We've now arrived in Montreal after a 2-day trip from Quebec City.
In an earlier post, I summarized how we planned our trip from Rimouski to Quebec. With very few adjustments, it all went as planned, and if anything, the currents actually were a bit more friendly than I was expecting.
When we were planning this trip, I did some internet searches around sailing up the St Lawrence. I didn't have much luck. I knew that currents were a big issue, and that they had to be taken into account in planning the trip, but I was hoping for more detailed information. I was able to find some information for going down river, but not much for making the trip in the reverse direction, against the prevailing current. Thanks to the couple that we ran into in Rimouski (as I mentioned in the earlier post), I was able to get much better information on planning the trip. I hope that my previous post, as well as the information below, are of use to anyone else planning this trip.
We decided to try do the trip from Quebec City to Montreal in two days, with a stop in Trois-Rivières. We had anchored in Quebec City, just a couple of miles downstream from the city on the south side of Isle d'Orleans. Quebec City has a very strong tidal influence, with tides of about 18 feet, so it is critical to time the currents properly.
On July 23, the tidal tables said that high tide in Quebec City was at 0927. According to the tidal tables, the current switches three hours before that, so we pulled up anchor at 0630. Coming through Quebec City was a blast, and we hit up to 11 knots under the bridge (our normal top speed is about 7 knots). We had two plans for the day. The first was to make it as far as Portneuf, about 30 miles away, which we thought we would reach by 1130. At that time, the currents are starting to change. We actually made it there shortly after 1030, so we continued on to Trois-Rivières. We were going against the current at the end of the day, but it wasn't too bad, and we reached here at around 1800. For the last hour of the day, we were going against about a 1 knot current.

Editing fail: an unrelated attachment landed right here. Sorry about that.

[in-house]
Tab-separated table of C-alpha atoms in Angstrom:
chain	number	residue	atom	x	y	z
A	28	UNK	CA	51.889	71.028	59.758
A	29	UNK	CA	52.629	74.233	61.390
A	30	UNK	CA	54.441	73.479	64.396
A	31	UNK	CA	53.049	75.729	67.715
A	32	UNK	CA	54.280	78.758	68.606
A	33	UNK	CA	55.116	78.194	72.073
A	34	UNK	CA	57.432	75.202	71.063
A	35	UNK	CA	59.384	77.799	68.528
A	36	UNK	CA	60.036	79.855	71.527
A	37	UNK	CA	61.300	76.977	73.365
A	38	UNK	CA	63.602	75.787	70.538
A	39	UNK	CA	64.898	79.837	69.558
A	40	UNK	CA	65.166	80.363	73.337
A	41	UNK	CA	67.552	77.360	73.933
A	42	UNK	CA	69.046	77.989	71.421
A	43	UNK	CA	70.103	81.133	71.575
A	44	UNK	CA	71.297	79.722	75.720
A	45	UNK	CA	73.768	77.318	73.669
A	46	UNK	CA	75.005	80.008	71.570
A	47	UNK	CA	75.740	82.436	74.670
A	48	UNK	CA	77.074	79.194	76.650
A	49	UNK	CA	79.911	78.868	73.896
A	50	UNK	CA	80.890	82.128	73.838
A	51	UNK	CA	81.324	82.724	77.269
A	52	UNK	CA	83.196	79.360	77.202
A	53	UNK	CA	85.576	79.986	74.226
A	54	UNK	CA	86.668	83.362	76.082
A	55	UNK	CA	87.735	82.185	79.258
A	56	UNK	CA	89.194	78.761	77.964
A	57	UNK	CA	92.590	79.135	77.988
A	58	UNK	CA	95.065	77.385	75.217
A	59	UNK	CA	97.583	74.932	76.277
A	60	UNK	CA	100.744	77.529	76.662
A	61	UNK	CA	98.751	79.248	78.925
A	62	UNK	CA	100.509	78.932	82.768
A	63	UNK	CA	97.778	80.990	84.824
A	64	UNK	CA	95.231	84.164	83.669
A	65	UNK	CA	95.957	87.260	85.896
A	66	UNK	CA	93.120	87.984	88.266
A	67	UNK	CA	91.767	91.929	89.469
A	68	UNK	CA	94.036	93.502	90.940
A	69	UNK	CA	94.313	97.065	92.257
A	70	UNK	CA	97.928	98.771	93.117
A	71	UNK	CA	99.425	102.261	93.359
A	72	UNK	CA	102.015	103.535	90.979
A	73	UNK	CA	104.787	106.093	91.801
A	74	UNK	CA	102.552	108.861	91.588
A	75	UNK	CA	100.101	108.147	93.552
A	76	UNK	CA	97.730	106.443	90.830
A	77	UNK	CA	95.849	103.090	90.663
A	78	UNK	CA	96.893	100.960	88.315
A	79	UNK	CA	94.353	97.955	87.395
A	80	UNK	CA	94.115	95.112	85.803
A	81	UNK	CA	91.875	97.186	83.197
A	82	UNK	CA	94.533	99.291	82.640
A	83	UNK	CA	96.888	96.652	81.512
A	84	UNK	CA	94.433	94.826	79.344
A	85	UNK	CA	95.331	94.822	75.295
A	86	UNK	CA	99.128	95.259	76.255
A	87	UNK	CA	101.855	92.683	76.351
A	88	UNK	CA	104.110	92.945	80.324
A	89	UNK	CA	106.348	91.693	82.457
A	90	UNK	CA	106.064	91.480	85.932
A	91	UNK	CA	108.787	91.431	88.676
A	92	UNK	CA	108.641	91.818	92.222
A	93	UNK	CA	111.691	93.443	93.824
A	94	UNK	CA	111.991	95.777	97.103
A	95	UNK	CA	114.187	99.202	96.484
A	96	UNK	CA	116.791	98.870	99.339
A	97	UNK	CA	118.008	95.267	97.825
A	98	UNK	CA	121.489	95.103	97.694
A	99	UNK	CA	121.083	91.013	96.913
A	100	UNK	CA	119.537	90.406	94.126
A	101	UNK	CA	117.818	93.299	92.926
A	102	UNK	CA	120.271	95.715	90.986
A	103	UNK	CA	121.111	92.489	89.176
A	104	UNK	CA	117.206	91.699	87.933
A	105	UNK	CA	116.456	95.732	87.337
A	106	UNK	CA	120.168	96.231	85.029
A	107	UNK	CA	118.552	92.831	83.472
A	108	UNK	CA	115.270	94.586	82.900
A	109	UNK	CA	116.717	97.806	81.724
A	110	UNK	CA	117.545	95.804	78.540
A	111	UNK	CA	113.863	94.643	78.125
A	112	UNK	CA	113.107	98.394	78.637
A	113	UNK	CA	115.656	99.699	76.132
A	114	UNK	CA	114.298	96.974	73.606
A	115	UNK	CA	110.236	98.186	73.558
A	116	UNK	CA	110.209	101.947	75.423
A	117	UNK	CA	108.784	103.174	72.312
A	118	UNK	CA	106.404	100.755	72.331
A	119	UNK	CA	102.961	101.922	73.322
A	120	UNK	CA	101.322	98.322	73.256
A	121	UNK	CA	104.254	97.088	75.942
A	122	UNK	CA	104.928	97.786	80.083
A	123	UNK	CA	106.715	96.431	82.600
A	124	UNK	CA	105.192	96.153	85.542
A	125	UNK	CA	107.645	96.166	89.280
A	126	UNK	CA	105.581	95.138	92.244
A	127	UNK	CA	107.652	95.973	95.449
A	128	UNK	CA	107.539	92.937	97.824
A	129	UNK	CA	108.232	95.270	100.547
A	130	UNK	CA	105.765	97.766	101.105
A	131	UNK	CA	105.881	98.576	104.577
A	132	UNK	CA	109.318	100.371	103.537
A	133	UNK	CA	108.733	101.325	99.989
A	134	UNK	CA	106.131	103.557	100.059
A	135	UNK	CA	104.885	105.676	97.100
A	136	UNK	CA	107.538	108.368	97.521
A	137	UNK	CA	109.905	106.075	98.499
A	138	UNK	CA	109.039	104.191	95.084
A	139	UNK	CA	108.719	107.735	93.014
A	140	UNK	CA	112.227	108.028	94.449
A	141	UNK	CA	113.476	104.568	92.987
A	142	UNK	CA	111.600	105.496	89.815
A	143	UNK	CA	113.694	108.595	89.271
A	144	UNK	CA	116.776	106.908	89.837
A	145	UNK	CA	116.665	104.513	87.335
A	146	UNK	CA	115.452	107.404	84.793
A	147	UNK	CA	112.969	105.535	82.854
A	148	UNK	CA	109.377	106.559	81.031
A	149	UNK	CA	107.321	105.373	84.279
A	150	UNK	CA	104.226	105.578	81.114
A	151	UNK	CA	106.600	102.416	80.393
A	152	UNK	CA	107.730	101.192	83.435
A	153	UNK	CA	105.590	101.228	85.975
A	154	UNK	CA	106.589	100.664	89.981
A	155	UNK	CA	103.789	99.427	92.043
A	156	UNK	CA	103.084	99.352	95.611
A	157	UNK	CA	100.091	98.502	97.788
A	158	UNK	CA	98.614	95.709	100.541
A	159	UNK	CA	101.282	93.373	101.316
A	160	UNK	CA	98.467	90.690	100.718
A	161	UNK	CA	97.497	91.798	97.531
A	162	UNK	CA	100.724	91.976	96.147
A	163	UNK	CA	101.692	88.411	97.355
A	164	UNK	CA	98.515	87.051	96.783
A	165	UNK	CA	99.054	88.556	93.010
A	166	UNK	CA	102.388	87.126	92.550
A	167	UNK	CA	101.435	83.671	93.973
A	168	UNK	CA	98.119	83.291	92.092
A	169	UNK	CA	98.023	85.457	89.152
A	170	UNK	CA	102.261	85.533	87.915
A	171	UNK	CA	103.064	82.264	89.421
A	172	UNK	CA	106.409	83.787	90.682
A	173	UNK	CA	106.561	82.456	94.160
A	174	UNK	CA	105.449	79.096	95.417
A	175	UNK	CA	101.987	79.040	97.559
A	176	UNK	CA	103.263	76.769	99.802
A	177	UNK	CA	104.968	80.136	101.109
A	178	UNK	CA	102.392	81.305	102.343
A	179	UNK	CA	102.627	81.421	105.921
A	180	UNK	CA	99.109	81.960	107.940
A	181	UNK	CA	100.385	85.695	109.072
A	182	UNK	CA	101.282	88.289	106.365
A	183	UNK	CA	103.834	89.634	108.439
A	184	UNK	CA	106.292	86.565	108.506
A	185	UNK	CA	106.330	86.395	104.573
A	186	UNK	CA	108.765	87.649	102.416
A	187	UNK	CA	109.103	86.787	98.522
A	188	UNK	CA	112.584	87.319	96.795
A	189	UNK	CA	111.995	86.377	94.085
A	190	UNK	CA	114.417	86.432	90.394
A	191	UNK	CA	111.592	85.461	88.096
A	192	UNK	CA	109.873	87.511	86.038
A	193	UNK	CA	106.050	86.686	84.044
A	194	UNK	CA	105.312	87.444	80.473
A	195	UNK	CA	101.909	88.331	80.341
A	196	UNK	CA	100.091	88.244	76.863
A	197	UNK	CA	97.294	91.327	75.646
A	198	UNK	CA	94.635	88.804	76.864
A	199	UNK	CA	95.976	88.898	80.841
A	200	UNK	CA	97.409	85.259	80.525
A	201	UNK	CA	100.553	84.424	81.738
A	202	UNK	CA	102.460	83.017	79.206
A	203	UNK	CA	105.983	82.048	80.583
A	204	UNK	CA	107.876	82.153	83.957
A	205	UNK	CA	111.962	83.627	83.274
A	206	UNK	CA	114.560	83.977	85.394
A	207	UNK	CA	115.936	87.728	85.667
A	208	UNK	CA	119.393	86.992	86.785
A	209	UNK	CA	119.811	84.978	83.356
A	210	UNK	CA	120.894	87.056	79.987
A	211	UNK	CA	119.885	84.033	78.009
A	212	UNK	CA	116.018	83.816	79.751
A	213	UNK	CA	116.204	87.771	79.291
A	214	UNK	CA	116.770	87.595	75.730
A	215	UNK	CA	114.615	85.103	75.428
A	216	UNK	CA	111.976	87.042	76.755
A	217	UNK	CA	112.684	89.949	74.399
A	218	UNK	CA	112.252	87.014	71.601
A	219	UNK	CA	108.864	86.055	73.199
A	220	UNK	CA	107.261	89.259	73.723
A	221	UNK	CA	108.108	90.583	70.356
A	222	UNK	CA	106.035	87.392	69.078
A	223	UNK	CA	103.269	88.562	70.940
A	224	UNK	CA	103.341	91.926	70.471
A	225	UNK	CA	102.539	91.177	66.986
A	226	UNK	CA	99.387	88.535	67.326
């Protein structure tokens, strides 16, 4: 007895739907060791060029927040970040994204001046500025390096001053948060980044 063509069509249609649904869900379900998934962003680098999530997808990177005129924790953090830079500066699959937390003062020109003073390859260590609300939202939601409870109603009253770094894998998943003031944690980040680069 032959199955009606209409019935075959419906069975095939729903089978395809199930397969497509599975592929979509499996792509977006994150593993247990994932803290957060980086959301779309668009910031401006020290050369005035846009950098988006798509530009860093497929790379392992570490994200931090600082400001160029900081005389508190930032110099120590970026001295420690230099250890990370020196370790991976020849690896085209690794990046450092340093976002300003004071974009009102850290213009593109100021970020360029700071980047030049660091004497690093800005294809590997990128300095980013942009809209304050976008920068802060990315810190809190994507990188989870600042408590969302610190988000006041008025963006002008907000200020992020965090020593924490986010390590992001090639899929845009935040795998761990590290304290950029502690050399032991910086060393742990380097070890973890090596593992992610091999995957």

At Trois-Rivières, we're almost out of the tidal area of the river. According to the current book, it is impossible to avoid adverse currents, but if you leave within the hour after low water, you can minimize the currents for the first little while. We timed our departure at 0600 the next morning, and caught some favourable currents for the first couple of hours. However, where Quebec City has an 18 foot tide, Trois-Rivières only has a foot or two, and the tidal currents are very weak. So, for almost all of the day until we hit Montreal, we were going against the currents, although they were almost always no more than about 1 knot, sometimes 2 knots. That let us cruise along at between 5.5 and 6 knots for the day.
Along the river after we passed Quebec City, we travelled in the shipping channel, dodging the occasional cargo ship. Just a few miles upstream of Sorel-Tracy, there is a secondary, pleasure craft channel. This runs for 18 miles before it merges again with the main channel, has lots of depth and clearance, has less downstream current, and is a much more pleasant trip. We then merged again with the main channel about 12 miles from our berth in Montreal, and remained in that channel the rest of the way. There is another length of pleasure craft channel for about three miles that we decided to pass on - there are lots of rocks if you stray out of the channel according to the chart.